Friday, February 26, 2016

This week's episode of black-ish

As if they foresaw last week's class discussion, the writers of black-ish chose the latest episode to tackle police brutality in a way that looks very familiar:

The entire episode takes place around the living room TV, as Dre and his family wait for the results of a police brutality case. Visually it mirrors the episode of The Cosby Show that we watched a clip of in class. The theme of this episode is "Hope," although for the majority of the episode absolutely nobody seems to have any hope about what the outcome of the case. Unlike the Cosby's, Dre and his family do not sit placidly and hopefully in front of the television. They debate the TV; they debate each other. Three generations of black point of views are represented: Dre's grandfather who was formerly "Black Panther adjacent," Dre and his wife who grew up after the Civil Rights movement and voted for Obama, and Dre's children who quote Ta-Nehisi Coates and want to join the protest, but still have to have The Talk from their parents about what to do when confronted by cops.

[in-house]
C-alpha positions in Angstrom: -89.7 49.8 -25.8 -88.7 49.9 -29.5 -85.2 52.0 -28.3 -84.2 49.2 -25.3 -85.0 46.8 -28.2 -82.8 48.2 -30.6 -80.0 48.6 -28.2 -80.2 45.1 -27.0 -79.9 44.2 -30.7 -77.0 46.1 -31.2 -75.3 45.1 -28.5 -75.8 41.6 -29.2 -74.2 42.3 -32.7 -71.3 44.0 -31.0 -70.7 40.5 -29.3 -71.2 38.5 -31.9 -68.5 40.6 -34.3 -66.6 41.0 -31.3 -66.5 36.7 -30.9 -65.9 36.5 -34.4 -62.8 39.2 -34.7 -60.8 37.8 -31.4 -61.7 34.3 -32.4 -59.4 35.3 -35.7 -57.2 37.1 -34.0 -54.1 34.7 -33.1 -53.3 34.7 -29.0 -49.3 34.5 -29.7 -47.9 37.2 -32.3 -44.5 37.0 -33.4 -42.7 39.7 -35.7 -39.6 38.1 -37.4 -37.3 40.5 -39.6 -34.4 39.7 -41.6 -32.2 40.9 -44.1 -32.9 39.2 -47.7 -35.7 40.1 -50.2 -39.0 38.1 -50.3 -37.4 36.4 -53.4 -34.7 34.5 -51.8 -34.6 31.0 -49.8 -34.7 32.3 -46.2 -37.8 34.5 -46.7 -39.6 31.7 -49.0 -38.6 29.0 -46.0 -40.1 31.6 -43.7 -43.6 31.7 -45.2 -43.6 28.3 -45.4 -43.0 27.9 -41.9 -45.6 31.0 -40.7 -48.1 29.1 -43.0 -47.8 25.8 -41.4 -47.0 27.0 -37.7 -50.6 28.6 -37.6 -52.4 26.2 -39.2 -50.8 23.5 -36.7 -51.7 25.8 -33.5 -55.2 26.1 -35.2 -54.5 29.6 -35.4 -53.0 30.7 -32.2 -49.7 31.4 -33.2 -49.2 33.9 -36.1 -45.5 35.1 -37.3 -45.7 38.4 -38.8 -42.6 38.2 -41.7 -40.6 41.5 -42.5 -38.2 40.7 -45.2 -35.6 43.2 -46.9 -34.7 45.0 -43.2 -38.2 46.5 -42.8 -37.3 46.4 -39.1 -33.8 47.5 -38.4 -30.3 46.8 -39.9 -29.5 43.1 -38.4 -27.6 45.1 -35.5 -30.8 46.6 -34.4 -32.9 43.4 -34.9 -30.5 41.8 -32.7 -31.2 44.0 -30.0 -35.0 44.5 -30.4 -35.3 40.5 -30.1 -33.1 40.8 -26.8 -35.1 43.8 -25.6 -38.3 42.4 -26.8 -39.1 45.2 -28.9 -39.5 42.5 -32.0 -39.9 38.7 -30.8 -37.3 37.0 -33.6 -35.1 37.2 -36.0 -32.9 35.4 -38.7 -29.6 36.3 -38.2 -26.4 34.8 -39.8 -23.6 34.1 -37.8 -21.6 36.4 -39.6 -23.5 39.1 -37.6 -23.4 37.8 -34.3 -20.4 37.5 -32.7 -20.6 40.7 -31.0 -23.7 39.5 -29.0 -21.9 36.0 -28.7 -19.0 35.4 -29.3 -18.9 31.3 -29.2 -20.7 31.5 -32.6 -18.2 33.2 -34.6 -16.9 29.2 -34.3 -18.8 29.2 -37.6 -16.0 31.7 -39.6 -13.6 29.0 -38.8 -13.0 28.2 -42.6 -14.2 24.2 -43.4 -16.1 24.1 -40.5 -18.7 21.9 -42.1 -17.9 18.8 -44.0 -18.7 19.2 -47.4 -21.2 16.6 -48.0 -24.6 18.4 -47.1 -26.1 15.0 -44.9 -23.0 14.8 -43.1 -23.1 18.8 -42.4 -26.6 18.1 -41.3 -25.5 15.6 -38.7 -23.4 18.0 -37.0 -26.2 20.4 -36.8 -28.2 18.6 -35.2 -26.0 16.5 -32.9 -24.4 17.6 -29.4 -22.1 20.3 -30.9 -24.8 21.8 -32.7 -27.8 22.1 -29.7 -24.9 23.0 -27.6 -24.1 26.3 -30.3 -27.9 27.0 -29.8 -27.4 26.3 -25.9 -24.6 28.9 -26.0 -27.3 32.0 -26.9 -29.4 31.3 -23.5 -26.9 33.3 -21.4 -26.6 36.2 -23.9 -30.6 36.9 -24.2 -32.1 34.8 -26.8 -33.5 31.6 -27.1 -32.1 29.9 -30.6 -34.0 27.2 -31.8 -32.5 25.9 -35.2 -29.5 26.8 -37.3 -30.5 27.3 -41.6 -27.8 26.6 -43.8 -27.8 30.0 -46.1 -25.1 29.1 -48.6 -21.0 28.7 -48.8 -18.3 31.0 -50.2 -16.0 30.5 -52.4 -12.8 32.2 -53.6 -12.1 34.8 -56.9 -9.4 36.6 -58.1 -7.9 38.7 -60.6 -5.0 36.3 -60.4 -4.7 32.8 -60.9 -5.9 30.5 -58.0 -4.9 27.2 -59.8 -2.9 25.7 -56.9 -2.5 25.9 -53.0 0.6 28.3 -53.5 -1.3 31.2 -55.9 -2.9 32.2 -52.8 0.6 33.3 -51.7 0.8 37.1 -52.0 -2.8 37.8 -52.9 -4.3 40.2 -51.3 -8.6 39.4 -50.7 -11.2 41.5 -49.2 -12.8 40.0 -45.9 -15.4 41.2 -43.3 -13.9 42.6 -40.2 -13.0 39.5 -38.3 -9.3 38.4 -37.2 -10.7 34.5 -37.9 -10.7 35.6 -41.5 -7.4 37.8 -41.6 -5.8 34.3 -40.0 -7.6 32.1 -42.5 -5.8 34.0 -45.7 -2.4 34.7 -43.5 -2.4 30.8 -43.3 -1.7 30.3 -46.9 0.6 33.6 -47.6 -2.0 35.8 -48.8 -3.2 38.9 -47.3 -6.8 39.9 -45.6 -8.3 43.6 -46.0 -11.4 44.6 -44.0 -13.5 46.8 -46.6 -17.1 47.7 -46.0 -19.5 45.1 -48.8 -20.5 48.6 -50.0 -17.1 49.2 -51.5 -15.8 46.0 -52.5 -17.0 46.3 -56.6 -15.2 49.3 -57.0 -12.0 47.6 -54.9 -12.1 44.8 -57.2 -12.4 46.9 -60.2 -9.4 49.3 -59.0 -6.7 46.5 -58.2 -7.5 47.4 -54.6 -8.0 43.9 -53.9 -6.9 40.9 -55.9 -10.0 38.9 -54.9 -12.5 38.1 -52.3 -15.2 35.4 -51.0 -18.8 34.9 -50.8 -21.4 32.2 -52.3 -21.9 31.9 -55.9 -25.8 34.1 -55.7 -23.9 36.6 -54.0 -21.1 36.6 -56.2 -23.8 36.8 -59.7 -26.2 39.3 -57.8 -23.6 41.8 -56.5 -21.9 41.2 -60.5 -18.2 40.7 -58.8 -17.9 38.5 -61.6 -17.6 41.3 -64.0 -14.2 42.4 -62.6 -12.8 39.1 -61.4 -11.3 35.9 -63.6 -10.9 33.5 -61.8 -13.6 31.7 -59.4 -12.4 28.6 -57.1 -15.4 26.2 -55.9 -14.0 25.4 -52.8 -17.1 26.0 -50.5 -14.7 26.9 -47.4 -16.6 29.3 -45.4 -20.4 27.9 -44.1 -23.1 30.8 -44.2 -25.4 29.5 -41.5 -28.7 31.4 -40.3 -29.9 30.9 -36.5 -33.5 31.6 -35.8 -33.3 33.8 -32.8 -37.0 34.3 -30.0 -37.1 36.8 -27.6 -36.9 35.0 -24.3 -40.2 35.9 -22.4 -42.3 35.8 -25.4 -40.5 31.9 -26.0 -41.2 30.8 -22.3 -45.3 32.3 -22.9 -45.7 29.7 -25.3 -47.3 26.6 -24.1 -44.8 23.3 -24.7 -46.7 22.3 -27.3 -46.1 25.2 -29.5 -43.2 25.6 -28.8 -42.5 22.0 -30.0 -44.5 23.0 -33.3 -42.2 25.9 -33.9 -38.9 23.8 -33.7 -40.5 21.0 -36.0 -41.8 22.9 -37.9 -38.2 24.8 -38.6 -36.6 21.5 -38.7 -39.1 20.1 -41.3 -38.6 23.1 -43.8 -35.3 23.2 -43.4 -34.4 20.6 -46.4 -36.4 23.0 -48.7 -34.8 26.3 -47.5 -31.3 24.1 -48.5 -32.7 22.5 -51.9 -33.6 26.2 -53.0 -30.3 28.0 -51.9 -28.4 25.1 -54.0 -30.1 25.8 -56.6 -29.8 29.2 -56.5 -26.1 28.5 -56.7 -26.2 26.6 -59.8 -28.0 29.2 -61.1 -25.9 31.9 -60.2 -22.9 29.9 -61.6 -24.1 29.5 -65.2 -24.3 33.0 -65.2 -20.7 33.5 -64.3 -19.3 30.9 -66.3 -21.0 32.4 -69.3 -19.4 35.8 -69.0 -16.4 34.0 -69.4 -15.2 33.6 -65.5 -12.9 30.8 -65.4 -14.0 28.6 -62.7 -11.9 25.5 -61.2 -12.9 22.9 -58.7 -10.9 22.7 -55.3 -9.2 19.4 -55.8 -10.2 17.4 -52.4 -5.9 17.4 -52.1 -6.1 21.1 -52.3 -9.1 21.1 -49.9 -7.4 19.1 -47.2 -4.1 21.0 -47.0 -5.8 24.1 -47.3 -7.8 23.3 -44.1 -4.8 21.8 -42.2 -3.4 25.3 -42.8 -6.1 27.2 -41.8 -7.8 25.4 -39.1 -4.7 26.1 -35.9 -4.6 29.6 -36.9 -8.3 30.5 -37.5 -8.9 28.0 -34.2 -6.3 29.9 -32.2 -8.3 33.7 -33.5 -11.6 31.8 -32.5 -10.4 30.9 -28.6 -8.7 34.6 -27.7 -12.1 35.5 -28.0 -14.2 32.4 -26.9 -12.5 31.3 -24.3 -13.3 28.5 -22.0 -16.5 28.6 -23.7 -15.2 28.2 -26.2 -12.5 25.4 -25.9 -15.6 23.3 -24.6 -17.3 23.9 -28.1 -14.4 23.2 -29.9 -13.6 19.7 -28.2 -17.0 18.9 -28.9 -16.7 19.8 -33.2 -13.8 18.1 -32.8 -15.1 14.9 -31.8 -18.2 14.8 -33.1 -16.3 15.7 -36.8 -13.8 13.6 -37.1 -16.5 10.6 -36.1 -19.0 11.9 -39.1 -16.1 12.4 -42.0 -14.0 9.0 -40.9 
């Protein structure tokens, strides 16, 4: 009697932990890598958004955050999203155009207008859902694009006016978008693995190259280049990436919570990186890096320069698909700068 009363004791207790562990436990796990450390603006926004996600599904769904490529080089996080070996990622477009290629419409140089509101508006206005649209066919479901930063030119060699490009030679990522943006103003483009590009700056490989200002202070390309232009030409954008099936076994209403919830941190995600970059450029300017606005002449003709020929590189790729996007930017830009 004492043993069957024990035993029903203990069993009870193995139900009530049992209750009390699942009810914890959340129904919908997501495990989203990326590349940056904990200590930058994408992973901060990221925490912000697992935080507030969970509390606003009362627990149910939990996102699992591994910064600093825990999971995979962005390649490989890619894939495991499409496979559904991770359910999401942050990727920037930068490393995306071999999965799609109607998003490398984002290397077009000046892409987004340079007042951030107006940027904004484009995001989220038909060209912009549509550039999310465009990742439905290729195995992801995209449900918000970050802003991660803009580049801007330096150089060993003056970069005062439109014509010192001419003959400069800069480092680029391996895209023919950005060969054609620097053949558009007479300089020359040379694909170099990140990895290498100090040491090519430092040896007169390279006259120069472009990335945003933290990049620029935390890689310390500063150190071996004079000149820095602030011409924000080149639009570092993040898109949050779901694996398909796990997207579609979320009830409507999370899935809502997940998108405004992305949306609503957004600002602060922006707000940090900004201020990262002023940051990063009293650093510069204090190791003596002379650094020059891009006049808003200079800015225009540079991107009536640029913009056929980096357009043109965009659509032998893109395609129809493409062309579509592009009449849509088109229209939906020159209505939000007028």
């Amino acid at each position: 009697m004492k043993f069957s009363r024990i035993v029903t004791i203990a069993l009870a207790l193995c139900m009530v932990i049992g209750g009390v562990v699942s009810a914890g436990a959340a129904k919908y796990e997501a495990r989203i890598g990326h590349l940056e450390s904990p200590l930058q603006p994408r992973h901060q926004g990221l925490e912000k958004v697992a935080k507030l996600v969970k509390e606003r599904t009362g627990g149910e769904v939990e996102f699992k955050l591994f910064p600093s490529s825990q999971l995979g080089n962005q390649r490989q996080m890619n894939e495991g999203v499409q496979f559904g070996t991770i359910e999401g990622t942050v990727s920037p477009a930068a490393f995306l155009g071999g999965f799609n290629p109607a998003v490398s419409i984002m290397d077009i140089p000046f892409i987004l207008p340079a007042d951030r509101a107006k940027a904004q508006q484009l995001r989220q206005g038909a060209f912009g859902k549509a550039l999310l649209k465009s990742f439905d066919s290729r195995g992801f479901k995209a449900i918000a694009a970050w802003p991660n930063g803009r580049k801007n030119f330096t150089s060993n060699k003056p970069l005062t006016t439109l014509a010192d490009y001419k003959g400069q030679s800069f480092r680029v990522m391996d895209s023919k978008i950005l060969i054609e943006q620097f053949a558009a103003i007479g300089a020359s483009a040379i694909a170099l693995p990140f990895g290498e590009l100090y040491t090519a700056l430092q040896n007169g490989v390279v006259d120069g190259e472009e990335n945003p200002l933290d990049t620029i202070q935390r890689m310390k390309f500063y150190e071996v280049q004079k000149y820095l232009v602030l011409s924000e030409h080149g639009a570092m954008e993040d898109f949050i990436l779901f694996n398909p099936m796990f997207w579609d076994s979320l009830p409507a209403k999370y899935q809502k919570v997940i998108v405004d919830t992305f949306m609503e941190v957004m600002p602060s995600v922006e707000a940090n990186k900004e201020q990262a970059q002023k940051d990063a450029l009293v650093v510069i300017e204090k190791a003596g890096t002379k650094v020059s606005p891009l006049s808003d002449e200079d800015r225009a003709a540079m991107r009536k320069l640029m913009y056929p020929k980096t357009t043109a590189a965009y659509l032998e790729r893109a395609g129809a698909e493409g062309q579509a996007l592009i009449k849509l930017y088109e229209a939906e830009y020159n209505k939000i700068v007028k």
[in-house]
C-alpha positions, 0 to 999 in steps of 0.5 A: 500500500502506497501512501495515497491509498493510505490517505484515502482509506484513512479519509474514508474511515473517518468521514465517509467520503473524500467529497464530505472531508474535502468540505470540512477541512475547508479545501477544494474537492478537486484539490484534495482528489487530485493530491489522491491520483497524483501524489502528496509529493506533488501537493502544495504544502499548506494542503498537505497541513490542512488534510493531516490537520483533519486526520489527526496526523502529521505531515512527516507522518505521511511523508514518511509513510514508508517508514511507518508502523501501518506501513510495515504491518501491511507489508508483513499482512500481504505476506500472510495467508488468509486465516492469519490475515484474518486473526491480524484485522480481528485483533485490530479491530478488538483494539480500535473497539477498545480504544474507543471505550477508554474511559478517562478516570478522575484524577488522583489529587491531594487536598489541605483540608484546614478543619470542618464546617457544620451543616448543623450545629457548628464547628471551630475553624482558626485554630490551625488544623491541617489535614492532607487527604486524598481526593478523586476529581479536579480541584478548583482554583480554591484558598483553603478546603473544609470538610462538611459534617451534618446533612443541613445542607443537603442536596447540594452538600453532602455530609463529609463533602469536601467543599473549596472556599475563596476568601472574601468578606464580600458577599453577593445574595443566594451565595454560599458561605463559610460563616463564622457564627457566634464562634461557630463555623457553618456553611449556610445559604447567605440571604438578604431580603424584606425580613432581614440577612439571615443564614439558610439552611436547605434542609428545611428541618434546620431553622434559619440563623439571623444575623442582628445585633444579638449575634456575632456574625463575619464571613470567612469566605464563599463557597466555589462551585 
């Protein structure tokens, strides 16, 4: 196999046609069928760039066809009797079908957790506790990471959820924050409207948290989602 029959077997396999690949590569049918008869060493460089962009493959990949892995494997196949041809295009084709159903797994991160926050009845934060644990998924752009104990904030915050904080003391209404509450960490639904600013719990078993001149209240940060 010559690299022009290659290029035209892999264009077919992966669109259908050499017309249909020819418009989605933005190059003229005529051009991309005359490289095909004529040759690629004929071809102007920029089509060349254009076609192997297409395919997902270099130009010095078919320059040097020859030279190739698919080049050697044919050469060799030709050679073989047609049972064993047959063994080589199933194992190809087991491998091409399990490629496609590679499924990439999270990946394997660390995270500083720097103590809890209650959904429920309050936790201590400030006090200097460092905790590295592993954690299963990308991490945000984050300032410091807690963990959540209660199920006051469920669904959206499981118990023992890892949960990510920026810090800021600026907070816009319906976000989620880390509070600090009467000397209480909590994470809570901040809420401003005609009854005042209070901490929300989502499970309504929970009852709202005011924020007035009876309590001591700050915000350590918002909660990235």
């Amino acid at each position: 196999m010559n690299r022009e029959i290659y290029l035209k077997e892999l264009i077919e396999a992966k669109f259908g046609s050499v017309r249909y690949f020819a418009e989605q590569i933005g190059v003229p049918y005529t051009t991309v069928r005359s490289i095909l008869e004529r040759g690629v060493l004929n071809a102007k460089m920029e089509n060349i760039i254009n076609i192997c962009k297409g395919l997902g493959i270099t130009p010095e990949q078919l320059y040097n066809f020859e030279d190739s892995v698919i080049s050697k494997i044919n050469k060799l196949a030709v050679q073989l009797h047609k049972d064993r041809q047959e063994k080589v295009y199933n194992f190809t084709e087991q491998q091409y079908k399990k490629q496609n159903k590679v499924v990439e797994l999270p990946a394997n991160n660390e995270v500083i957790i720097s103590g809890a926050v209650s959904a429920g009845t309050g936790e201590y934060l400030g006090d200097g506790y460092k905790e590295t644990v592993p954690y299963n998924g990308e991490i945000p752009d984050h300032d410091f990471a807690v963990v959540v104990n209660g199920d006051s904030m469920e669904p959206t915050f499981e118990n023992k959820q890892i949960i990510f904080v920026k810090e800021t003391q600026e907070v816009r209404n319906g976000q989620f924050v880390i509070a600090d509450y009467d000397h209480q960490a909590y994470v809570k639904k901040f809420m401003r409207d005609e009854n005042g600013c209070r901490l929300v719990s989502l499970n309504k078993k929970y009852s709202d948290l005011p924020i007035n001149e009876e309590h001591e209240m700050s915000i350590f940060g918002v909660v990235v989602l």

blackish isn't the first network show to address police brutality this year - both Scandal and The Good Wife attempted to with mixed results - but it's the first to finish the episode without an easy solution. It still seems aware of a white audience (there is a lot of exposition before jokes land). Nonetheless, when thinking about television as a forum for culture's concerns, this episode - which asks lots of questions about race and power but can't answer all of them - seems particularly relevant.

Full episode is on Hulu here.

1 comment:

  1. The silver lining on my being late to class today was that I was able to hear a story on KPCC about this very episode of "black-ish" that framed it within the context of television's history of "Very Special Episodes" and also discussed the way in which TV in general raises cultural issues.